Now a Monaco in the Mountains
Laàs, a village in the Béarn, hopes to become the Monaco of the Mountains — a haven of wealth and fortune on the ski slopes, in the Pyrenees-Atlantiques to be exact.
(Read more online French News here)
Over the summer Jacques Pedehontaà (53) Mayor of Laàs, presently home to just 120 souls, wrote to President Nicolas Sarkozy inviting him to become the joint Prince of the Principality of Laàs a Mayoral initiative to turn his hamlet into a thriving principality mirroring Mediterranean Monaco’s success.
While he did not spell it out commenters on a on-line newspaper article reporting the move soon did it for him, suggesting that the range of attractions attached to such a move could include printing the Laàs as the principality’s own currency, abolishing income tax, erecting customs posts, introducing visas and residence permits to control migration, and exiting Schengenland (the barrier-free arrangements in the EU that allow EU nationals to move around without passports or permits).
However a more gourmand commenter warned of nefarious culinary consequences in any move to Laàs independence — the impact on the quality of local soup – “La garbure Béarnaise est faite avec l’incontournable haricot Tarbais” (Béarnaise soup, as crafted in Laàs, “depends on the quality of beans from Tarbes” he noted), the implication being that supplies could dry up unless a customs union were created between the would-be principality and other Béarnaise towns.
Jacques Pedehontaà has never been shy about coming forward with ideas to project Laàs into the national media. A few years ago his council passed a resolution welcoming Brigitte Bardot as an honorary resident and offering her special treatment to move to Laàs. The actress was at the time having a row with Saint-Tropez where she lives.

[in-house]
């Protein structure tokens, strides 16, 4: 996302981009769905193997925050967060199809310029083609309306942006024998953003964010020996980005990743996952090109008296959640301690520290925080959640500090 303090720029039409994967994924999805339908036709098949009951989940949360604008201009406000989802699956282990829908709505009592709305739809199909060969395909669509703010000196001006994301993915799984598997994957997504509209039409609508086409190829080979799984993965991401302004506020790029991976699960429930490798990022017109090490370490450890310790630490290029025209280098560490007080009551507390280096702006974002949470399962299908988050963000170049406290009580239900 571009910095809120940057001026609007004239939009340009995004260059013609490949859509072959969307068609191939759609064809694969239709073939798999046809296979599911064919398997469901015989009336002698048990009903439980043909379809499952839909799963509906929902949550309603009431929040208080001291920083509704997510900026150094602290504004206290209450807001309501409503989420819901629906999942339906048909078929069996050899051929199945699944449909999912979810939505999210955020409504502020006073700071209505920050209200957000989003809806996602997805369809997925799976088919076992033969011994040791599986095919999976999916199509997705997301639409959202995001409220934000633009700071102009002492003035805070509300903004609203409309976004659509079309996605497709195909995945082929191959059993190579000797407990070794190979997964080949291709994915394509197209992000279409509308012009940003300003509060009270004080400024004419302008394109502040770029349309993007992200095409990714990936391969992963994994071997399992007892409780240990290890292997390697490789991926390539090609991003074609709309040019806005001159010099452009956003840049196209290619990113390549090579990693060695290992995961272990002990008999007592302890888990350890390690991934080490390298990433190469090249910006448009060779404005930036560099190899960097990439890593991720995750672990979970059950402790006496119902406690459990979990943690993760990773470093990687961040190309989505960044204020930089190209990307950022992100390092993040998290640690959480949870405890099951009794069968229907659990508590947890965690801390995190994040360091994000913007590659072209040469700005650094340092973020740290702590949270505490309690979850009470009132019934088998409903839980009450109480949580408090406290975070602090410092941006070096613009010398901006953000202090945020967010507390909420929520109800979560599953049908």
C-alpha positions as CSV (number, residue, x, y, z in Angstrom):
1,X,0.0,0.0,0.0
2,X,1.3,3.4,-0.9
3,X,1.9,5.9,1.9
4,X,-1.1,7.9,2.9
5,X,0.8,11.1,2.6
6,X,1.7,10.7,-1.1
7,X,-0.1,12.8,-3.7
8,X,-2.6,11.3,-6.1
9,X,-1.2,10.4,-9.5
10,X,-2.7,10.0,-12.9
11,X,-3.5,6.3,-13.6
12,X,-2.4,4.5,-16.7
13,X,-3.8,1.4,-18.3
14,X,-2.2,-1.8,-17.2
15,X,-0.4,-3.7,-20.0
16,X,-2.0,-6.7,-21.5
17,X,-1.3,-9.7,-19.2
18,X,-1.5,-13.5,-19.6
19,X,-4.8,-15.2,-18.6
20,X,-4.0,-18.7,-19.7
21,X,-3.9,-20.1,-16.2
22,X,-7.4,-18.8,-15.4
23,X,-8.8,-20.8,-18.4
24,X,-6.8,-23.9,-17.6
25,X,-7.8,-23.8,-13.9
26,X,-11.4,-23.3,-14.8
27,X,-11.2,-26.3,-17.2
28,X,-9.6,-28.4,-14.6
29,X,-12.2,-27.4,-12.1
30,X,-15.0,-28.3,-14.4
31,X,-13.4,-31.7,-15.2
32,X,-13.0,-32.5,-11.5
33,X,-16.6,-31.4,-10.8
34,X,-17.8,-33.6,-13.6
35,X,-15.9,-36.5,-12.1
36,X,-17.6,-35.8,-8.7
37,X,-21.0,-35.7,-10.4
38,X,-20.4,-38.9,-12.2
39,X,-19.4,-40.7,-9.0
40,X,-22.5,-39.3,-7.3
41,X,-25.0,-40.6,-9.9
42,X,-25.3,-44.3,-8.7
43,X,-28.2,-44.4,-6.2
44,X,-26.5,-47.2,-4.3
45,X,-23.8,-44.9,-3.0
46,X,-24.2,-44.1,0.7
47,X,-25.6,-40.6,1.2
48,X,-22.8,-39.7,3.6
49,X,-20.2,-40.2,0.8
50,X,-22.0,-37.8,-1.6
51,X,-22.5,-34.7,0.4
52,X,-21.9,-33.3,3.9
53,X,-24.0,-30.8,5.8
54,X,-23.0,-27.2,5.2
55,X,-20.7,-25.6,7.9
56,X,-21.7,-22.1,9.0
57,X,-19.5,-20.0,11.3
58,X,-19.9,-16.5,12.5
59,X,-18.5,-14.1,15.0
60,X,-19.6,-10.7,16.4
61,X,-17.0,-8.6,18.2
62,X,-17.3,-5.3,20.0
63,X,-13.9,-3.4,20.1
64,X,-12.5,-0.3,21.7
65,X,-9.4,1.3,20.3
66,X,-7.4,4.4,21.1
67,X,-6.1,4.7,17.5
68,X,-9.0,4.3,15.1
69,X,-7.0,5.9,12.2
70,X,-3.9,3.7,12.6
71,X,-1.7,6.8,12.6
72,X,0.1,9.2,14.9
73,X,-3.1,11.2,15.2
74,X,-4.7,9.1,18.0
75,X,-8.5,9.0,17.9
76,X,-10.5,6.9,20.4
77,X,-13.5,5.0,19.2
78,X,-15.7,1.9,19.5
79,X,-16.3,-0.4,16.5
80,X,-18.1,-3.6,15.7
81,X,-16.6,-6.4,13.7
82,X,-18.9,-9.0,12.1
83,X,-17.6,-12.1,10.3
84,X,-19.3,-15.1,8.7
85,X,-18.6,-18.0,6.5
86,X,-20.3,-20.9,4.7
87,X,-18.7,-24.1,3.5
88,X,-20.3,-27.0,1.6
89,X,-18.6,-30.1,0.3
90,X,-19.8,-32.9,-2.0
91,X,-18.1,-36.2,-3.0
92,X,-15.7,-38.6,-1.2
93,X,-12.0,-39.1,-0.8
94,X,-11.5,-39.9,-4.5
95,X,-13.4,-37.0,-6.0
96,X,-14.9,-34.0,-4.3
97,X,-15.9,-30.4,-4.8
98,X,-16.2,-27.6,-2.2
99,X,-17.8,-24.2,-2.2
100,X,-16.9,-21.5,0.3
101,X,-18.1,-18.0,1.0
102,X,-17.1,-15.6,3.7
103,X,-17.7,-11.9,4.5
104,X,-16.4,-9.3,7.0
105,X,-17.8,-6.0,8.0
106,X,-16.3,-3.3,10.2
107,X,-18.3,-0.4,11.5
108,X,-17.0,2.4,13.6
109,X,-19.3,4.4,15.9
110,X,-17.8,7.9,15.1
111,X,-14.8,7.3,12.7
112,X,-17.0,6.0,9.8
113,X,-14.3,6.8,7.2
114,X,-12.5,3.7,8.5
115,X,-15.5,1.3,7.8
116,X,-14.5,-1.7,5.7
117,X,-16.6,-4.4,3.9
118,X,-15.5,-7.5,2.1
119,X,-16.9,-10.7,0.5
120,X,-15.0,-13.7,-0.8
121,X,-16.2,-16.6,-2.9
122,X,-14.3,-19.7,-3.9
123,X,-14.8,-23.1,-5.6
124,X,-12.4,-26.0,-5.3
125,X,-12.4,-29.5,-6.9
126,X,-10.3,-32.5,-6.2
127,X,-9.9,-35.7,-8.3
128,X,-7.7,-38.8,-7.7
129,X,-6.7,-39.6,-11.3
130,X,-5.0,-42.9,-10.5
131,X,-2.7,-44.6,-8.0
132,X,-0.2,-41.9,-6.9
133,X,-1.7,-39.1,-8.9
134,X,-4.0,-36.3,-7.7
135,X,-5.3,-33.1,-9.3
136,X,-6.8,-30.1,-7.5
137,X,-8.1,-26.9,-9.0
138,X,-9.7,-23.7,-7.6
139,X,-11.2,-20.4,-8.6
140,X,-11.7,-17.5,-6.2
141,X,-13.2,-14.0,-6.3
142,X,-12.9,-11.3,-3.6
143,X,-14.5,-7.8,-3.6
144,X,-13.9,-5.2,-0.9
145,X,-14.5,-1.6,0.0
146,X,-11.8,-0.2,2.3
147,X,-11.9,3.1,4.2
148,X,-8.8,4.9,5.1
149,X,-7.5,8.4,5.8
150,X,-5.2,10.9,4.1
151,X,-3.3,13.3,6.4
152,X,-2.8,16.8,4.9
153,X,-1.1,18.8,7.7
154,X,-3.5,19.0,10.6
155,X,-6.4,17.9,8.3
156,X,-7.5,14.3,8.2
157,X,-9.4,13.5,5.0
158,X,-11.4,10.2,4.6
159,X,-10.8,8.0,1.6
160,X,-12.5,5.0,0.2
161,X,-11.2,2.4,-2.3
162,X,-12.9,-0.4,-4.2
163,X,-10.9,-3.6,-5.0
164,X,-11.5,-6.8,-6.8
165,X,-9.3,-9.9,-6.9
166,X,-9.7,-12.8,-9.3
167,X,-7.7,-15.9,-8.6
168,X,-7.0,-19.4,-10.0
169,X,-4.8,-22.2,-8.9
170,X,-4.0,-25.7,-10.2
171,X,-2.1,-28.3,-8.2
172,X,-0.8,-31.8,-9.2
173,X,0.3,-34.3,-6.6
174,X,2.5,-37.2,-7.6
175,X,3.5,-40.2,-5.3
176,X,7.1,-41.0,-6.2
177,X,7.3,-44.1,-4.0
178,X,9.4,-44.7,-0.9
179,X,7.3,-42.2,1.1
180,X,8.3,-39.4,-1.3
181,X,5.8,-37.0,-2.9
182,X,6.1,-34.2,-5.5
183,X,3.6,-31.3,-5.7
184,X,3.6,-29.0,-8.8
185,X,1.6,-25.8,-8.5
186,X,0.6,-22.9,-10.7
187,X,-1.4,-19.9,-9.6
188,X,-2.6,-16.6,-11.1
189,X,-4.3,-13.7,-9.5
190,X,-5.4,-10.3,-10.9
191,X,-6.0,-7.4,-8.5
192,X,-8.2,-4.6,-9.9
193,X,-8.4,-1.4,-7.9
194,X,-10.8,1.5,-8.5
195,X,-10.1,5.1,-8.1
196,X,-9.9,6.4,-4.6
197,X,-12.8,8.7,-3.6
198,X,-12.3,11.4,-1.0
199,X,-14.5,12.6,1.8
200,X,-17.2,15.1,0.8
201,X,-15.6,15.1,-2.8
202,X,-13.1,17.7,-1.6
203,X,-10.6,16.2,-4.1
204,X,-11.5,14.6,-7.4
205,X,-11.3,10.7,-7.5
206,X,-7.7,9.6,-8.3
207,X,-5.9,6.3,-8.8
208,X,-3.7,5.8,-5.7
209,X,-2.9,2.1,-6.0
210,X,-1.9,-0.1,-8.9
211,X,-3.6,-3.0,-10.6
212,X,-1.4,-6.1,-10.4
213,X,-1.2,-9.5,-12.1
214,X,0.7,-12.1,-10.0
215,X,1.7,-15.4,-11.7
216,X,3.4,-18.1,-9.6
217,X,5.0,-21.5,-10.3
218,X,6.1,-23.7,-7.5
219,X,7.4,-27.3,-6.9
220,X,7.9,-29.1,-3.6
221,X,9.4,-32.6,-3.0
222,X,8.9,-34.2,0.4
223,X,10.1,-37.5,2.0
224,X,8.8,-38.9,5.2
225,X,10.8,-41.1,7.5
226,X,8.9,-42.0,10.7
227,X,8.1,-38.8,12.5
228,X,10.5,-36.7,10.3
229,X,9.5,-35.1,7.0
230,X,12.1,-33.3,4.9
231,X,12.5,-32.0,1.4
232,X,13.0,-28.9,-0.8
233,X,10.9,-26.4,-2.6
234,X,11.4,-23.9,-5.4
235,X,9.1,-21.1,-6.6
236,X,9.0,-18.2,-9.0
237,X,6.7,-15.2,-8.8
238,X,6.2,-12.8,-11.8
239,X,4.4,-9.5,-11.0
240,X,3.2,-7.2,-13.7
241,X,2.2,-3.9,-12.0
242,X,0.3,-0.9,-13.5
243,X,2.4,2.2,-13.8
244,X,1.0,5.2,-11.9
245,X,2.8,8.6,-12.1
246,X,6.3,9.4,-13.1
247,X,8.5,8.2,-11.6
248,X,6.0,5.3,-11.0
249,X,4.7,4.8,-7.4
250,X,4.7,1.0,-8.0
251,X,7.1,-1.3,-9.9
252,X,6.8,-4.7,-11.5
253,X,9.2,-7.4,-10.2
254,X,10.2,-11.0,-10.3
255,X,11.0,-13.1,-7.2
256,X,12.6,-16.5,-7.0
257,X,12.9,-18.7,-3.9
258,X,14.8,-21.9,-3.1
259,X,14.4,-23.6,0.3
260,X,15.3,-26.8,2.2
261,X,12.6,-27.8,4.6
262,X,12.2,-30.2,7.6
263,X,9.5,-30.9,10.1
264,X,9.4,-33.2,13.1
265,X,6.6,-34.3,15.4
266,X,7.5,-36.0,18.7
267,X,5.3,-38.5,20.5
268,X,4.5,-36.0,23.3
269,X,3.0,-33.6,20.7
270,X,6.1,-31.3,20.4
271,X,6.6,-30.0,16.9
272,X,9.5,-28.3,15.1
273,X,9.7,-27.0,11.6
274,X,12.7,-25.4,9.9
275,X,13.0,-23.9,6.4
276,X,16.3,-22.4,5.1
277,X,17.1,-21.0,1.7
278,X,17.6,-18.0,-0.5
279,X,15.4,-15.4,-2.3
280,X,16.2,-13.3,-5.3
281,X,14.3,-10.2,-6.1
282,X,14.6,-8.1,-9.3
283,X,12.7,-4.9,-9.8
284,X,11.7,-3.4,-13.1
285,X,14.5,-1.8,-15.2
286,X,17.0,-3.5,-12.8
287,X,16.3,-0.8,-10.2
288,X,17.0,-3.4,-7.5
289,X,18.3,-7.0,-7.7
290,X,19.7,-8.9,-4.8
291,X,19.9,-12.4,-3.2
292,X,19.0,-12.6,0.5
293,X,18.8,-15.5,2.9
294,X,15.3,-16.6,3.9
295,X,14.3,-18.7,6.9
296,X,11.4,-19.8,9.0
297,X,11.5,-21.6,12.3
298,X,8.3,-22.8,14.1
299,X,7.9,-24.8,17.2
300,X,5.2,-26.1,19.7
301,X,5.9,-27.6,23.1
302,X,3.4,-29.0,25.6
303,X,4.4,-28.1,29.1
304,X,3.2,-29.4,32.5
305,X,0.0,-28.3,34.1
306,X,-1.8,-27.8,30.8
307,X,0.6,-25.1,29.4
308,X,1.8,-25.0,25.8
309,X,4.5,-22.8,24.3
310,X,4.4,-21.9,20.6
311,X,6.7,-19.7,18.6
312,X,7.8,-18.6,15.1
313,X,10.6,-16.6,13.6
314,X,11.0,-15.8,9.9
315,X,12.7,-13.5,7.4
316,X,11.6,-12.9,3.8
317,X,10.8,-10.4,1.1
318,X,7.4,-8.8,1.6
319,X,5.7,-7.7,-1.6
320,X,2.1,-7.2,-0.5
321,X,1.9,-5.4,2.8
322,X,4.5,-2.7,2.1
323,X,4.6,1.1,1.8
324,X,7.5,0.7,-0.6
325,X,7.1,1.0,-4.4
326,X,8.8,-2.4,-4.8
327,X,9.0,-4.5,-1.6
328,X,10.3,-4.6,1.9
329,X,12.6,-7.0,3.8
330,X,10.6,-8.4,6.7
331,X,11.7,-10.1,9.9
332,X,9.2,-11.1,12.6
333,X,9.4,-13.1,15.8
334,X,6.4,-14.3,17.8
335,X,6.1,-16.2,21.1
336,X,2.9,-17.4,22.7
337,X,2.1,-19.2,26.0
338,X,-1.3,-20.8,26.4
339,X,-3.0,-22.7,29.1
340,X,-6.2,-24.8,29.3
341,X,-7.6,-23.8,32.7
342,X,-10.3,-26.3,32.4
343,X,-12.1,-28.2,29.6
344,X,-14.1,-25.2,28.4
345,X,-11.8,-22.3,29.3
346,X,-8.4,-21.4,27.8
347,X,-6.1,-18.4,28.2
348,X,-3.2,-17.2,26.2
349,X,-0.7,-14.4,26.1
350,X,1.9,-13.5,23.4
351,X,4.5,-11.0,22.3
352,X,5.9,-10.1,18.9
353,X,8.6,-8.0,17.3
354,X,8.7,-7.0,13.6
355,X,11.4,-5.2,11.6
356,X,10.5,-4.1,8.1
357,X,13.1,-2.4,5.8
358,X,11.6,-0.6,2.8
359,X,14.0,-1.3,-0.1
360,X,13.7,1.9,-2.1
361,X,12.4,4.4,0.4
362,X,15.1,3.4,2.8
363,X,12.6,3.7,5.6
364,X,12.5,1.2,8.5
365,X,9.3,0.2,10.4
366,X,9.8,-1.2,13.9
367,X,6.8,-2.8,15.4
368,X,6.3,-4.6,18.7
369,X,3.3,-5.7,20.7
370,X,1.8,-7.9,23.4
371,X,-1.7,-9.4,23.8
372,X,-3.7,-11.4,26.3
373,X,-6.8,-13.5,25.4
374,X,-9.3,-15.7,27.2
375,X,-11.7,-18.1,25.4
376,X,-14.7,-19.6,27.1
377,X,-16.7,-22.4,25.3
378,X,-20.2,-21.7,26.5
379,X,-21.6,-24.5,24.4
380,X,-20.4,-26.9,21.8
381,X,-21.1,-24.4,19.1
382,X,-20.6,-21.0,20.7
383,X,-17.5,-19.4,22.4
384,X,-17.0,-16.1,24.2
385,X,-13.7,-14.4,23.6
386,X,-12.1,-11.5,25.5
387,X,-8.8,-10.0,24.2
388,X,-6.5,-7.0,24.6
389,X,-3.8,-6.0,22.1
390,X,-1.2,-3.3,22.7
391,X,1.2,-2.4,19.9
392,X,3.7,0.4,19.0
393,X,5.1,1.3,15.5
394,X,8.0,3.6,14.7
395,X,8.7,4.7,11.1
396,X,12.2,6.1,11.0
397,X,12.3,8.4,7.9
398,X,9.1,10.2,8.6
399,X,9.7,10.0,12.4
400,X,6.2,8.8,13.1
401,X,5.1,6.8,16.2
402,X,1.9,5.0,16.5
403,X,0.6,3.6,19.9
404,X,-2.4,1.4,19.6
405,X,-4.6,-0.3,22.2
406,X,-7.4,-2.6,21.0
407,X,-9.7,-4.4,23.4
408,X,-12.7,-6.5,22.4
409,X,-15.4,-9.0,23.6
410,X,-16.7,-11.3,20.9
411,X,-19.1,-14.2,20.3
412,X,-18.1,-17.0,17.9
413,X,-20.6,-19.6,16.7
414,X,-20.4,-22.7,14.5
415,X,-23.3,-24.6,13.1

In another nationally recognised initiative he arranged for the restoration of the local church with the help of hundreds of Scouts from across France.
Unfortunately but not surprisingly, the head of state has yet to respond to the Mayor’s latest coup de pub — but then his political agenda is rather full at the moment with the country preparing for presidential (April 22/May 5 2012) and parliamentary elections in 2012.
However Mayor Pedehontaà is a determined man from a region of the country noted for its many determined men — regionalists, independistas, groups fighting for what others may consider lost causes but defended with fire and fervour by spirited locals.
On Facebook for instance one can find the pages of “Bearn Libre : Parti Independantiste Béarnais while on the campaigning site causes.com the independence group LE BEARN INDEPENDENT fights under the slogan: Du foin pour nos vaches! (fodder for our cows) and has drawn support from 740 others on the site.
So has his call to turn Laàs into the Monaco of the South-West stirred the jet-set into action?
Mayor Jacques Pedehontaà proffers an enigmatic smile and admits that his move for a principality might be a “little provocative. But I have already had more than 2000 emails in support. My call has clearly generated a wave of sympathy across France, ” he said.